The Molecules of Life


Proteins are the primary building materials of the body. Your hair, skin, muscles, and organs are composed mostly of proteins. Proteins are strong yet flexible, and they have a complex 3-D structure. Amino acids are the basic building blocks of proteins. Amino acids have an NH2 (amine) group on one end, a H-O-C=O (carboxyl) group on the other end, making it acidic, and an R group which extends from the central carbon atom. The chemical makeup of this R group varies from one amino acid to another and gives each amino acid its unique properties. There are 20 amino acids that are important to humans, and all proteins are made from combinations of these subunits. Chains of amino acids are called peptides. In the poly-peptide chain shown below, can you see the individual amino acids that are strung together in a repeating N-C-C pattern? Between the terminal C of one amino acid and the N of the next one, energy from ATP is used to pull the O-H from the C, and the H from the N, forming H2O and joining them in a peptide bond, lengthening the chain. When we get to the genetics section of the course, we will study protein synthesis. That's the process by which DNA instructions are transcribed into RNA, which is then translated into the amino acids that are strung together to form long poly-peptide chains. These chains are then woven together like strands in a rope or like threads in a blanket to form various proteins. When food is consumed, the proteins are broken down into their constituent amino acids and rebuilt into the proteins of the body. However, excess amino acids are not stored for future use, and the body only starts to break down its own proteins during starvation, when the ordinary sources of fuel (fats and carbohydrates) are not available.

amino acid and peptide chain

An amino acid forming a peptide bond to a growing poly-peptide chain, releasing H2O

Dehydration Synthesis and Hydrolysis: Proteins, fats, and carbohydrates all use these two common reactions involving water to assemble and disassemble the molecule. When two hydrogens and one oxygen are removed from two separate molecules and the result is a single molecule and a water, this is called a dehydration synthesis reaction. The molecules are "dehydrated" because water is removed, and they are synthesized (joined) into one large molecule. When one large molecule is split (lysis means splitting) into two molecules with the addition of water and energy, the reaction is called hydrolysis. In each of the illustrations, these reactions, which are opposites, are shown in red.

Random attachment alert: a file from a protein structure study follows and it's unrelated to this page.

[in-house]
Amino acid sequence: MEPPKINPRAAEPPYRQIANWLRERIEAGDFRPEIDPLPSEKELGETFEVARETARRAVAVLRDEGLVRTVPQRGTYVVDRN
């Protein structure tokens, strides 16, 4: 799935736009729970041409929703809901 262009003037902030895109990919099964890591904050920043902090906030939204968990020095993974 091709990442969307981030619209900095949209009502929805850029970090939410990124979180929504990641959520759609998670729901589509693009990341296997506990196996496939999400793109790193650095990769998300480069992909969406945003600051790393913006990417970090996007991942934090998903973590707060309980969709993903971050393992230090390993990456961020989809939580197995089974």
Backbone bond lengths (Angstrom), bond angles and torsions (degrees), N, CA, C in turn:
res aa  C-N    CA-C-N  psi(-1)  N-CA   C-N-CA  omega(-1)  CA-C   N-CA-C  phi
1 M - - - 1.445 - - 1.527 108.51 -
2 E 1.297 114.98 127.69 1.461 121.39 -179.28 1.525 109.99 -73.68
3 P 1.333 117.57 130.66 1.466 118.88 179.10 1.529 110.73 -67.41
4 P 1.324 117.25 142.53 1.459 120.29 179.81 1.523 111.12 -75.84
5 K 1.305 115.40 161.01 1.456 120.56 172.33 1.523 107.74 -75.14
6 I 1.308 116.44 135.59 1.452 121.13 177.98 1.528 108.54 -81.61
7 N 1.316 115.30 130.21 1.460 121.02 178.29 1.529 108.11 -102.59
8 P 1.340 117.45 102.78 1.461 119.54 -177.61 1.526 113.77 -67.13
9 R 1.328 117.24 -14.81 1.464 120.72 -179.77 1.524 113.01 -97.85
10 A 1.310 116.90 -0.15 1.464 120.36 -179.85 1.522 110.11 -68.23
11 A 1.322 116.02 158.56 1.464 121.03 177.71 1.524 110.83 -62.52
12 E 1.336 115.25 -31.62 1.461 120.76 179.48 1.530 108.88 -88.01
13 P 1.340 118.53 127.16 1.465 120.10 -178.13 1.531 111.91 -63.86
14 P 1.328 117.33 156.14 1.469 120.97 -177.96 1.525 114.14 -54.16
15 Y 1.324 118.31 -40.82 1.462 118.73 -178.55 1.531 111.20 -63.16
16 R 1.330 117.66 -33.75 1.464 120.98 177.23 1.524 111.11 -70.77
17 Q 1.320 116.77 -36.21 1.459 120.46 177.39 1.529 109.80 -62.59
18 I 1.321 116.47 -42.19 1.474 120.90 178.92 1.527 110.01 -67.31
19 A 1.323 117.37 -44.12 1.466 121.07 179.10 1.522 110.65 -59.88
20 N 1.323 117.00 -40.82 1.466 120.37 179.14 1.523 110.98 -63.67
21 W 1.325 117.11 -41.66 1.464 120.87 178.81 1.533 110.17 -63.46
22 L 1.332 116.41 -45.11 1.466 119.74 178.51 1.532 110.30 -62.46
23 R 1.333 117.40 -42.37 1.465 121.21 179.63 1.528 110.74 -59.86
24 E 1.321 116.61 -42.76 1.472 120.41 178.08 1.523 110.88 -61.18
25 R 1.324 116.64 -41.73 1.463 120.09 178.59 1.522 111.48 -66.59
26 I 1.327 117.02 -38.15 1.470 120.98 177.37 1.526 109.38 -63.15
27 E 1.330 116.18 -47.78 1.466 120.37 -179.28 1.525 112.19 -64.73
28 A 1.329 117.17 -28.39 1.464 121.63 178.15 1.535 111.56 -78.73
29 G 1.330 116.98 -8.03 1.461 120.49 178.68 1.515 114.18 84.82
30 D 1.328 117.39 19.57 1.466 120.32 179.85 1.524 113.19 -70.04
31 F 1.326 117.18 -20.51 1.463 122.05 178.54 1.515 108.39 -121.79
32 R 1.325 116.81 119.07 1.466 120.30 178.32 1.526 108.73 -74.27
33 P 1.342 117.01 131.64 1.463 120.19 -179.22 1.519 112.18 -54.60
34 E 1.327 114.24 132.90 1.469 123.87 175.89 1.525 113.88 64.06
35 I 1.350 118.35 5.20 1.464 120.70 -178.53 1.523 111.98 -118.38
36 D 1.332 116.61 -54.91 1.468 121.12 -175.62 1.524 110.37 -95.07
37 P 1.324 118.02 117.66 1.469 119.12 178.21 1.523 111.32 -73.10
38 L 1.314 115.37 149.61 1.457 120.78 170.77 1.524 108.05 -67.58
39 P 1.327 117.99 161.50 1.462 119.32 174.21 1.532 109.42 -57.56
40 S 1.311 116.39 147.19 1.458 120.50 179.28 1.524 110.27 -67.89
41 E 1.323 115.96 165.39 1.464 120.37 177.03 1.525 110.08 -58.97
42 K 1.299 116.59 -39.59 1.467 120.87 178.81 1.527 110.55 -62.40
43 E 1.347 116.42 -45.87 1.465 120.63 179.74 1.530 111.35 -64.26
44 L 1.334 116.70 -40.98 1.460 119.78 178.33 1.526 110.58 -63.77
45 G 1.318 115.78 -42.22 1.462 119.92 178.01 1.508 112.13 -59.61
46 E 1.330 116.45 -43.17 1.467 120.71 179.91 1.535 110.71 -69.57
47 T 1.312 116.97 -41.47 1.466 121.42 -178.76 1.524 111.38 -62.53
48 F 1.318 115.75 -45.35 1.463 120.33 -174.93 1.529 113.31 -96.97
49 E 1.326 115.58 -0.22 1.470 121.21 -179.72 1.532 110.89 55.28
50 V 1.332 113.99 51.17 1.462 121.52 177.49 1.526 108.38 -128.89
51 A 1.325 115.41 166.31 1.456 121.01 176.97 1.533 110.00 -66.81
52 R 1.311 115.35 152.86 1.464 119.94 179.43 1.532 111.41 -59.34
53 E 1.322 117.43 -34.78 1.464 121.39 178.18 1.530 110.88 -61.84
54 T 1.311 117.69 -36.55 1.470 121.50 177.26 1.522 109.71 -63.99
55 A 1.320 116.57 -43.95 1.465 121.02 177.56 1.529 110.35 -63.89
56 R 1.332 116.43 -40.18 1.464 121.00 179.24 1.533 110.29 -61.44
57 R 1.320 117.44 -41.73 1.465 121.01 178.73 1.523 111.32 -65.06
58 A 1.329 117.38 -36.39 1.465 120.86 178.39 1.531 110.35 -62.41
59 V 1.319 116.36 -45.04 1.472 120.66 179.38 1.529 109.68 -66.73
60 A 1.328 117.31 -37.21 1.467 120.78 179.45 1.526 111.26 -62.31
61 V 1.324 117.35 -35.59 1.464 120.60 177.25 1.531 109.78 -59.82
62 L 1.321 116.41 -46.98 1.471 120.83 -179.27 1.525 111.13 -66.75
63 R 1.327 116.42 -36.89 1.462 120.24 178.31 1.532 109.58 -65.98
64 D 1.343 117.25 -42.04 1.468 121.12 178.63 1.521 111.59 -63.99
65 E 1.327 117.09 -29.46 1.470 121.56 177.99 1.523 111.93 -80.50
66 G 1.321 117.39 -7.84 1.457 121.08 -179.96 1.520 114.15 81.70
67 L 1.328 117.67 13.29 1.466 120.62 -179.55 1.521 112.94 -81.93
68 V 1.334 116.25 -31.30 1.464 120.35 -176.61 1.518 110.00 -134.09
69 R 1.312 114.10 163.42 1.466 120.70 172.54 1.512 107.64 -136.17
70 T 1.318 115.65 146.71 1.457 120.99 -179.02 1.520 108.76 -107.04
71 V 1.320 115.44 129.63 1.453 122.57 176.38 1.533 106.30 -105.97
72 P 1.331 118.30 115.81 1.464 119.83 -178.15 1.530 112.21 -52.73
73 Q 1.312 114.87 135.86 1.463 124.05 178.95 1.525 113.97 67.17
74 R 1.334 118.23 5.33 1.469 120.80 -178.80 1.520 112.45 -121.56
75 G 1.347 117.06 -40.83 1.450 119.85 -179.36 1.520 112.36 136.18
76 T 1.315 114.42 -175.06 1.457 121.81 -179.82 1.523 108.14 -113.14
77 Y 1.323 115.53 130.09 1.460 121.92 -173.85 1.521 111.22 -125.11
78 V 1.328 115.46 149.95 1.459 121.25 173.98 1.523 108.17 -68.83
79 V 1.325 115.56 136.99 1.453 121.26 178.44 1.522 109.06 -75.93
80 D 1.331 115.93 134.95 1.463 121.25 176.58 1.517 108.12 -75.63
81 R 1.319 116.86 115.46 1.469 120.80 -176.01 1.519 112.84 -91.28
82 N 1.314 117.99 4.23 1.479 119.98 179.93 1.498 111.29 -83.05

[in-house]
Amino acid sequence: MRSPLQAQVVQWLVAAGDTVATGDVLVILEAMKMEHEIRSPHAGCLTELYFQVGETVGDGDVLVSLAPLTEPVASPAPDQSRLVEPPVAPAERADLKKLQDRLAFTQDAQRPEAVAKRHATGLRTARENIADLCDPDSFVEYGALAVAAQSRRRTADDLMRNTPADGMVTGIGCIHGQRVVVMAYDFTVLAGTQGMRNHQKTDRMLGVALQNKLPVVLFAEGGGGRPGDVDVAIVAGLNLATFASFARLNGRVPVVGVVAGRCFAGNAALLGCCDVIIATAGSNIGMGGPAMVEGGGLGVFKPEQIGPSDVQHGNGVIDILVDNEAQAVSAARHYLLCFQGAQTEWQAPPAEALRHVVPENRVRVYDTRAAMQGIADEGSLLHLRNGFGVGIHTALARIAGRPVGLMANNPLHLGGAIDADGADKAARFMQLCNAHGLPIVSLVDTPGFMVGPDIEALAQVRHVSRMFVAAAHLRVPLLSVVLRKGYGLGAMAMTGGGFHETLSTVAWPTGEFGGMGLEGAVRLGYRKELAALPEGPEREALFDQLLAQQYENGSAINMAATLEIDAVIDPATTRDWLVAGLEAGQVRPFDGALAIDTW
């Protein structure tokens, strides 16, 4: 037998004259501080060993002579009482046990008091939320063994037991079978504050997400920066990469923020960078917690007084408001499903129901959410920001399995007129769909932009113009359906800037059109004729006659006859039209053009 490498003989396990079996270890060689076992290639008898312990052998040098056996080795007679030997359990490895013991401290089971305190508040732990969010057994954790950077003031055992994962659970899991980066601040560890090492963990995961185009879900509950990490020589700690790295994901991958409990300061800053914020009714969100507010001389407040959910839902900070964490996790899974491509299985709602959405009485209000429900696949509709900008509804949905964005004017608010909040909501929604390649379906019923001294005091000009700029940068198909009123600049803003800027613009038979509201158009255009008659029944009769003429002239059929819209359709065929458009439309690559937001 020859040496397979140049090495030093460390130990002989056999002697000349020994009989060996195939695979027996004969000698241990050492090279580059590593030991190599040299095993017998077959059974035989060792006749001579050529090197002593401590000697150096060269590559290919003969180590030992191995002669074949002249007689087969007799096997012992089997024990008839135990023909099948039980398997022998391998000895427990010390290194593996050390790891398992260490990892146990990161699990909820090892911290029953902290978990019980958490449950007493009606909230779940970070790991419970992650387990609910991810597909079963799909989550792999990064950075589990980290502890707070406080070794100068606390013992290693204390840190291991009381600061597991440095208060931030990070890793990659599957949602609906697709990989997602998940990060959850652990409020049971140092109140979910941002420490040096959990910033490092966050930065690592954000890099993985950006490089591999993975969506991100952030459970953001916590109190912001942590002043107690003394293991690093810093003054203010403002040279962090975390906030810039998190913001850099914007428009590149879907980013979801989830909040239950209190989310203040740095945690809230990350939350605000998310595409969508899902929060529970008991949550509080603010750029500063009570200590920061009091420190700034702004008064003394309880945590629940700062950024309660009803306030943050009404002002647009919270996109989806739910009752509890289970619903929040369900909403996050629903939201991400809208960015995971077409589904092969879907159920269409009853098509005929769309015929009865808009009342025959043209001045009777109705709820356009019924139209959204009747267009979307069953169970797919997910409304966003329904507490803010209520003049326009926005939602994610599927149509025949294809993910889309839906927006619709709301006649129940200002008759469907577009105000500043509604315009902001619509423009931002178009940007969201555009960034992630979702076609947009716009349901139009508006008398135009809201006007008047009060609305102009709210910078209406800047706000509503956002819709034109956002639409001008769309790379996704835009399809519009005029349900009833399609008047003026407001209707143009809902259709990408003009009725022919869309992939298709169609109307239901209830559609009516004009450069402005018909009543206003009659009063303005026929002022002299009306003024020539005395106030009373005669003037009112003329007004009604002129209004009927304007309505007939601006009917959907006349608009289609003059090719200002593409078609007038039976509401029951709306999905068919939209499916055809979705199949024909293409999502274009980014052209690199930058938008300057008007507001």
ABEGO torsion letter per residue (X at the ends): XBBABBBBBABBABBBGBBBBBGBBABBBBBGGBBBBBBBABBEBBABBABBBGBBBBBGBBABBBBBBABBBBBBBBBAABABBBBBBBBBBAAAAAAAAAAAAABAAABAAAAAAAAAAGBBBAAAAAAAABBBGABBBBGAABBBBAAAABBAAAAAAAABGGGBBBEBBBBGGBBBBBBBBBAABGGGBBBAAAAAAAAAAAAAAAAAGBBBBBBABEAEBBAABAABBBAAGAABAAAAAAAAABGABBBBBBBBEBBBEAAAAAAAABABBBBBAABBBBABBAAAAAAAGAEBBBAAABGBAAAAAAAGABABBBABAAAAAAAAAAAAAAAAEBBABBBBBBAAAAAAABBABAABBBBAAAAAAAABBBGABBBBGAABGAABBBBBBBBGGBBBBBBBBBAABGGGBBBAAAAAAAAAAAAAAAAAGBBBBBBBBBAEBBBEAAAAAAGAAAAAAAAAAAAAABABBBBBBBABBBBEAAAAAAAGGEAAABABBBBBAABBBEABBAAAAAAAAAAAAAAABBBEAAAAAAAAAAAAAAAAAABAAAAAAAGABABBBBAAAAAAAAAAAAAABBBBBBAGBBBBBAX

Fats (lipids)

Fats are the primary long-term energy storage molecules of the body. Fats are very compact and light weight, so they are an efficient way to store excess energy. A fat is made up of a glycerol, which is attached to 1 to 3 fatty acid chains. Most of the energy from fats comes from the many carbon bonds in these long, fatty acid chains. Fatty acids connect to glycerol in the region where each molecule has an -O-H group. Two hydrogens and one oxygen are split off, forming H-O-H (water) and the long carbon chain is attached to the glycerol. Each glycerol can carry up to three fatty acid chains, which would make it a "tri-glyceride." When each fatty acid is attached to glycerol, a water molecule is produced. To reverse the reaction and split the fatty acid from the glycerol, just add water and energy.

a glycerol and two fatty acids

Fats are made of a glycerol (left) and up to three fatty acids

Heart health and fats: Saturated fatty acids have no double bonds and therefore hold the maximum number of hydrogens. In other words, the carbons are "saturated" with hydrogen. Unsaturated fatty acids have some double bonds and therefore hold fewer hydrogens. Saturated fats are not as good for you as unsaturated fats. Saturated fats are long straight molecules that can clog your arteries, whereas more unsaturated fats, because of the additional double bonds, are more bendy and less likely to clog up the small blood vessels. It's like the difference between trying to swallow an uncooked spaghetti stick and a cooked spaghetti noodle.


Glucose, a 6-carbon sugar, is a simple carbohydrate or "mono-saccharide." Sugar is a source of quick energy for the body because it is easily metabolized (broken down). Larger, more "complex carbohydrates" are made by stringing together chains of glucose subunits into di-saccharides, tri-saccharides, poly-saccharides. Starch is a complex carbohydrate which plants create for energy storage, and is the most common carbohydrate in the human diet. Foods like potatoes, corn, rice, and wheat are rich in starch. Animals break the starches back down into glucose subunits and convert the glucose into glycogen for storage. Glycogen is a complex storage molecule made from glucose using insulin. Diabetics, who lack insulin, cannot make glycogen so they excrete excess sugar in their urine. Glucose is broken down through a process called glycolysis (lysis means splitting) in order to release energy stored in the carbon-carbon bonds.

glucose and starch

Glucose (left) and starch

Nucleic Acids

These molecules contain the genetic code, which has all the information necessary to build the body. The basic unit is called a nucleotide, which is composed of a sugar-phosphate backbone attached to one of four nitrogenous bases; cytosine, guanine, adenine or thymine. C joins to G, and G to C by three hydrogen bonds, indicated by the dotted lines. A joins to T and T to A by two hydrogen bonds. Note that the DNA molecule shown below is double stranded, and that the two strands run in opposite directions, denoted by the 3' and 5' ends. While nucleic acids are important as information carrying molecules, they are not nutritionally important.

nucleotide and short DNA sequence

DNA Nucleotide and the DNA Double Helix